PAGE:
School Director Demonstrates New Skills in Supporting and Coaching Teachers

July 5th, 2022 | Stories


A school director conducts a rapid test on reading syllables and phrases to assess a student’s reading level.

One role of a school director is to observe teachers and provide instructional support. World Education and Cambodian organization Bandos Komar are strengthening the capacity of school directors to support their early grade teachers throughout the roll out of the government’s new learning package in the 2021–2022 school year.

A school director uses the observation form and grade 2 teacher’s guide to perform a teacher observation.

Through the Food For Education (FFE) project, World Education and Bandos Komar are holding training workshops to equip school directors with the skills and tools they need to ensure their teachers are correctly using the new learning package, teaching methods, and materials.

School directors learn about techniques such as the “I do, we do, you do” approach, where the teacher demonstrates a task, the teacher and students do it together, and then the students do it independently. School directors also learn about the materials used in the new learning package, like a teacher’s guide that provides steps and time frames for lessons, student supplementary books, and engaging students, checking for understanding, and offering support to students who are struggling.

Observing Teachers

           A school director and a coach observe a teacher demonstrate new skills and approaches for teaching the learning package.

Ms. Tola is a school director for a primary school in Kampong Chhnang. Prior to becoming a school director, she worked as a primary school teacher for 14 years. In December 2021, Ms. Tola attended a two-day training organized by World Education during which she received instruction on how to properly observe and support her grade 2 teachers in their use of the new teaching techniques.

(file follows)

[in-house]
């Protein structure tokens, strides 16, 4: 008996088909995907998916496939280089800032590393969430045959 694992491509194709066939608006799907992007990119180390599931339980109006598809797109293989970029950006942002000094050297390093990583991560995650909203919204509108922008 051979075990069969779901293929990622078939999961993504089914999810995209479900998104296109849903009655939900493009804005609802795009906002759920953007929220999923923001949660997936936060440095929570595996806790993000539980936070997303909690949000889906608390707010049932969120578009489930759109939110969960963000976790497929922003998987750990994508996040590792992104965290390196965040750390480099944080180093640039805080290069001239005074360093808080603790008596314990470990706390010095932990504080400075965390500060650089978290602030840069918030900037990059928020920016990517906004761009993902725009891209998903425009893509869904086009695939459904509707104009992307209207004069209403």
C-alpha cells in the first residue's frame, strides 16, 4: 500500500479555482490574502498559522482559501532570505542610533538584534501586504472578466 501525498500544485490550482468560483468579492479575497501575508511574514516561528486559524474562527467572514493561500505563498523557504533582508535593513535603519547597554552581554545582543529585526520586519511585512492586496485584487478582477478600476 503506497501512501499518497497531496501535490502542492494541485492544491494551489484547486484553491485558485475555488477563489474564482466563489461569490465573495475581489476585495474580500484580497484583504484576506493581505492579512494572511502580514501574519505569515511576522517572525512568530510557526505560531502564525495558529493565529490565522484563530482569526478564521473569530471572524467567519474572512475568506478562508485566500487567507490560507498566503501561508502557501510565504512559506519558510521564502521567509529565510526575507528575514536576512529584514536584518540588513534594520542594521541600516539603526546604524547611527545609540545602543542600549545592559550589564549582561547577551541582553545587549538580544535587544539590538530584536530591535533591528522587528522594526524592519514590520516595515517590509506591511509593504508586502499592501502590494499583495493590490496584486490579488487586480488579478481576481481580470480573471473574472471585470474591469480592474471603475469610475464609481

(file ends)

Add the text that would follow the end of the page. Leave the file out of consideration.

Since the training, Ms. Tola regularly observes her teachers. Not only does she use the new skills she learned, like how to use the teacher observation form and provide constructive feedback, she also feels more confident in her ability to support her teachers.

I am so glad that I can use these new skills and tools to help my teachers. If I can coach and support them, I think they will be able to teach the new material more effectively. Better teaching helps our students learn and read better,” she explained.  

Conducting Rapid Tests with Students

In the training workshop, Ms. Tola also learned how to conduct assessments with students to check their understanding of the material. After observing the grade 2 literacy lesson, Ms. Tola conducted a rapid test with four randomly selected students. She took them aside and asked them to read the syllables or phrases on the test sheet. This simple exercise provides a quick and easy assessment of each student’s reading ability.

Conducting the rapid test with students at the end of session was great,” Ms. Tola said. “The teacher and I have discussed the results and we have identified ways to help struggling students,” she added.  

Providing Feedback to Teachers

A school director and a coach give feedback to a grade 2 teacher.

When she had observed the lesson and conducted the rapid test with students, Ms. Tola was finally prepared to provide feedback to her grade 2 teacher on the lesson facilitation and student assessment results. Thanks to the training workshop Ms. Tola attended, she was able to identify ways the teacher could improve her instruction, like using more game activities to engage students.

I am proud that I can support my teachers and help them improve. My support not only helps the teachers, but the students as well. The more they are engaged in the sessions, the more their reading will improve,” Ms. Tola explained.

The Food For Education (FFE) project through the World Food Programme is funded by the USDA.

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